Soka Gakkai International
Buddhism in Action for Peace
History & Philosophy
Stories and reflections on the Buddhist approach to life
Akira Gokita, director of the Tokyo Fuji Art Museum, describes the museum’s development from one man’s vision of art as a vehicle to unite people in their humanity and as a force for peace.
In 1961, the year after he became president of the Soka Gakkai, Daisaku Ikeda announced his vision of establishing an art museum in Tokyo, stating his conviction that doing so was “imperative to the promotion of a movement for peace and culture.” In the fall of that same year, Mr. Ikeda undertook a trip to Europe and visited a number of countries including France, Italy, the UK, Spain and West Germany. In each of these places he took the opportunity to visit major museums, honing his vision of the institution he would go on to found. Today, the Tokyo Fuji Art Museum (TFAM) sits amongst the verdant hills of Hachioji, Tokyo, some 8 million visitors having passed through its doors since they first opened on November 3, 1983.
Hachioji is a western suburb of Tokyo known for its many academic institutions. It is home to Soka University, also founded by Mr. Ikeda. A collaborative relationship between the university and the museum has produced a rich array of activities and initiatives including public lectures, workshops, concerts and educational programs for schoolchildren. In this way, we have created a space that reflects our founder’s objective of establishing a “castle” of humanistic culture and a “palace” of education.
This ambitious vision began to be substantiated from the very beginning. An individual who played a vital role in ensuring this was the acclaimed art historian René Huyghe, curator of the Louvre’s Department of Paintings and member of the French Academy. To mark TFAM’s opening, Mr. Huyghe curated a grand exhibition titled “Masterpieces of French Art” that showcased important masterpieces from the 16th to the 19th centuries. The chronological organization of the display guided visitors through the historical development of Western art during this period. The exhibition’s success laid the foundation for the ongoing vibrant cultural exchange with museums around the world that is a notable characteristic of TFAM’s activities.
TFAM houses over 30,000 artworks—paintings, woodblock prints, sculptures, cultural artifacts and photographs—from East and West and from ancient to modern. In particular, the collection of Western paintings that spans 500 years and includes several renowned masterpieces from the Renaissance to the modern period and the collection of 20,000 photographs by well-known photographers that covers the full history of photography have been acclaimed both in Japan and abroad.
The museum’s Permanent Exhibition Gallery houses the collection of Western paintings, while special exhibitions of collections from around the world are shown in the Special Exhibition Gallery. Every Saturday, the museum hosts its Gallery Talk during which visitors engage with the museum’s curators about the exhibited works.
The promotion of peace and mutual understanding through cultural exchange is a core value of the museum. As Mr. Ikeda writes: “What will serve as a fundamental force for taking humanity from this 20th century of war and ushering in a 21st century of peace? This is a question of gravest consequence for humankind. The answer is the power of culture—that force which links human hearts together across differences of ethnicity, nationality and religion. This unifying power of culture represents a brilliant light of hope for all.”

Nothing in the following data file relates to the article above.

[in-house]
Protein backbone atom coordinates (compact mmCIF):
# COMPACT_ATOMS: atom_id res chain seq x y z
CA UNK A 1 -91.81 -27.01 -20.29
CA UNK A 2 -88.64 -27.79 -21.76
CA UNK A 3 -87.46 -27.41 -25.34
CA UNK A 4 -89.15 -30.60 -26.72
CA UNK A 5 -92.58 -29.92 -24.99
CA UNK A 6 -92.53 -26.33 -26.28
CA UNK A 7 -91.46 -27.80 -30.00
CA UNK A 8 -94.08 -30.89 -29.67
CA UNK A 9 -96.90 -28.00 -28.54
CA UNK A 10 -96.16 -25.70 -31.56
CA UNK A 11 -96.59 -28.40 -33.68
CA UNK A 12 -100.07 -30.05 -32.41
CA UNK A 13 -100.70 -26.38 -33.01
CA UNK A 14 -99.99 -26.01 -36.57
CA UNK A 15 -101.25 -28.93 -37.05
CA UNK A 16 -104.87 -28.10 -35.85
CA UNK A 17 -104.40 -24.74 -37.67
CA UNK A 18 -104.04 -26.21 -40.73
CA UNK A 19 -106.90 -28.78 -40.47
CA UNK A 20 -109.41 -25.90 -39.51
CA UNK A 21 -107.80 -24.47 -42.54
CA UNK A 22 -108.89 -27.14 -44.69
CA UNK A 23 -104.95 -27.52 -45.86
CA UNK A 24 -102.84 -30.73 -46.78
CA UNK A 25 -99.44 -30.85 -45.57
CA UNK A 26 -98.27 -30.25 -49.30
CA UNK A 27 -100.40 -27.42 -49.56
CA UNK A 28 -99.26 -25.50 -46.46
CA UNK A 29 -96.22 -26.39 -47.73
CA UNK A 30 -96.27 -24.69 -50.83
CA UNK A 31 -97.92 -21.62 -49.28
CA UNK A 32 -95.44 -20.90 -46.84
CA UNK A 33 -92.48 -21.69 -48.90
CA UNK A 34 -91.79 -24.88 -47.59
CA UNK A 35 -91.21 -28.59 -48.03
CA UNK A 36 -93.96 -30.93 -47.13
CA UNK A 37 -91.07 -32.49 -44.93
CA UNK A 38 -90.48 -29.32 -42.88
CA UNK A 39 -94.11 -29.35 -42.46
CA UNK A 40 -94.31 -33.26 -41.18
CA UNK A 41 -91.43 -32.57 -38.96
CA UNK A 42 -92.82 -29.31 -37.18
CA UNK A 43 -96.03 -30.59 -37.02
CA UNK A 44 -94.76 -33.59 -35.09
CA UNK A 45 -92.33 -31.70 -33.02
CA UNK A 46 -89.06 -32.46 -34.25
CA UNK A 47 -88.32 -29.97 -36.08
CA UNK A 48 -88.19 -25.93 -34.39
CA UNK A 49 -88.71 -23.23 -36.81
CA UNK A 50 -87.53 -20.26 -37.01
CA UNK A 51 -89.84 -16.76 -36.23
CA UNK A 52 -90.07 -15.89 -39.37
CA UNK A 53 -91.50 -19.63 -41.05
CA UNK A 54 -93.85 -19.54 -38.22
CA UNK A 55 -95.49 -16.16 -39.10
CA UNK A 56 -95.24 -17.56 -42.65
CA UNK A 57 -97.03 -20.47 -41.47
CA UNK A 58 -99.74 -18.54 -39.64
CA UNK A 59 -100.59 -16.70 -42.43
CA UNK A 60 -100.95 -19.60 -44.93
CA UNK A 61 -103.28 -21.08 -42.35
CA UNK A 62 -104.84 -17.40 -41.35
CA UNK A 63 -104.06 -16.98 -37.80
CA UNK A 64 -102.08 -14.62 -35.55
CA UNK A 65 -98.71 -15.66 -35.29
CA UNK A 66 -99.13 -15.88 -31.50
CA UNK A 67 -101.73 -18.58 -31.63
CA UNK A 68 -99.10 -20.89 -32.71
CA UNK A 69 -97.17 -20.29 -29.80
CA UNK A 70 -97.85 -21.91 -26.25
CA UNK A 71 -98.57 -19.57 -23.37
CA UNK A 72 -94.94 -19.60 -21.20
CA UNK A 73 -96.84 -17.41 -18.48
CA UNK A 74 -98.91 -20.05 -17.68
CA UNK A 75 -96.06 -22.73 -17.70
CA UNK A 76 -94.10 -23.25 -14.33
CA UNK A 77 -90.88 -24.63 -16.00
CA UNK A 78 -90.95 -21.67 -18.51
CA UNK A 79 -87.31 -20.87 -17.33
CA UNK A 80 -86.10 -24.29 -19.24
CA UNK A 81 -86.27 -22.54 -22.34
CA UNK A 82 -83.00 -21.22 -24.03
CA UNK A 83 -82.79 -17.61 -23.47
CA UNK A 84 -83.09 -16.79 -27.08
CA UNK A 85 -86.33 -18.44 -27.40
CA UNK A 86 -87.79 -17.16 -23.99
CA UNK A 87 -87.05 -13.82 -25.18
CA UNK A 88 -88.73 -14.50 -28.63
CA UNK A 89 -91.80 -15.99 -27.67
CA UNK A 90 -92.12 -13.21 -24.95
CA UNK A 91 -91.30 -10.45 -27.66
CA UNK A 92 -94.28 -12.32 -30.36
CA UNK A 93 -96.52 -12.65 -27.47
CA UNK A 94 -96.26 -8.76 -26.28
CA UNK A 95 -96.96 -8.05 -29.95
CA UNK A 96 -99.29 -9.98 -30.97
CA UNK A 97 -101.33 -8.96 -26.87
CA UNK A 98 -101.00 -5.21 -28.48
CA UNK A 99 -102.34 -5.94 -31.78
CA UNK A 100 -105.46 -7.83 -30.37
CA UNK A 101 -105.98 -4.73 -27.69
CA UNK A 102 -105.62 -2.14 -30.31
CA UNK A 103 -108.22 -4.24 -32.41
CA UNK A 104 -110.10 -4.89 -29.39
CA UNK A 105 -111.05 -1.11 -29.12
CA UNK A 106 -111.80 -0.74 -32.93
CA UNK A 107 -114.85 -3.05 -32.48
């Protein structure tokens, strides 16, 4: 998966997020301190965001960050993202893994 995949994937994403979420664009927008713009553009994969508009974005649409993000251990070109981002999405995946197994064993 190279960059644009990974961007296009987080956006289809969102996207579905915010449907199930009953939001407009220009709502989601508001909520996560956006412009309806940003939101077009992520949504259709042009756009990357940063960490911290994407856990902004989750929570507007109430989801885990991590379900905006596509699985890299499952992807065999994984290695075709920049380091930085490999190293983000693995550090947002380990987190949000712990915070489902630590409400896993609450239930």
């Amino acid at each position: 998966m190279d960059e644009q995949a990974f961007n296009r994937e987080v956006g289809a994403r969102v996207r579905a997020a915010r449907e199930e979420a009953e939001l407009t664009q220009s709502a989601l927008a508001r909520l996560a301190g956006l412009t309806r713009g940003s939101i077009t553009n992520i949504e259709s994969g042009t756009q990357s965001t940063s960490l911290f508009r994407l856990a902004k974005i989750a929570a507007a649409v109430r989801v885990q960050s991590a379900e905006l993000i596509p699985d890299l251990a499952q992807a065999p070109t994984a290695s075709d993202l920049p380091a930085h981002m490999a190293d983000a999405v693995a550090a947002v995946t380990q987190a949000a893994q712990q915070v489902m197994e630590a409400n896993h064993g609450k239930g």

The answer is the power of culture—that force which links human hearts together across differences of ethnicity, nationality and religion.
Based on the founding guideline to be “a museum creating bridges around the world,” over the past 32 years, TFAM has held 44 cultural exchange exhibitions, displaying works from 22 countries and territories. Over the same period, we have lent artworks to museums in 19 countries.
A second core value of the museum is making great art widely accessible. Mr. Ikeda remarks, “Without the participation and appreciation of the people, culture and art are empty, meaningless.” As well as pursuing this objective of making art more accessible through its own facility, TFAM has, in its short history, undertaken over 300 collaborative exhibitions with museums around Japan.
As a further measure to promote the appreciation of art, TFAM has provided free bus transportation to the museum for elementary and junior high school students in the Hachioji area since 2012. In this time, more than 3,000 students from 26 schools have benefitted from the initiative. And since 2009, our museum curators have visited schools to conduct art-related workshops.
related article The Practice of Dignity by Mitch Bogen, Ikeda Center for Peace, Learning, and Dialogue, USA Mitch Bogen describes the ethos and activities of the Ikeda Center and explains how the 2015 Ikeda Forum for Intercultural Dialogue offers a window into the center’s history. TFAM also conducts a Work Experience Program for young people, exposing them to a broad range of museum operations—from security and reception services to backroom functions and simulated curatorial research. Since the beginning of this program in 2009, a total of 259 students from 13 different schools have participated. The museum has also developed several community initiatives in art education, such as curator training and internship opportunities.
Having entered the fourth decade of its existence, TFAM will continue to seek out fresh ways to offer new joy and enrichment to the hearts of many people by embodying our founder’s vision of contributing to the peace and culture of humanity.
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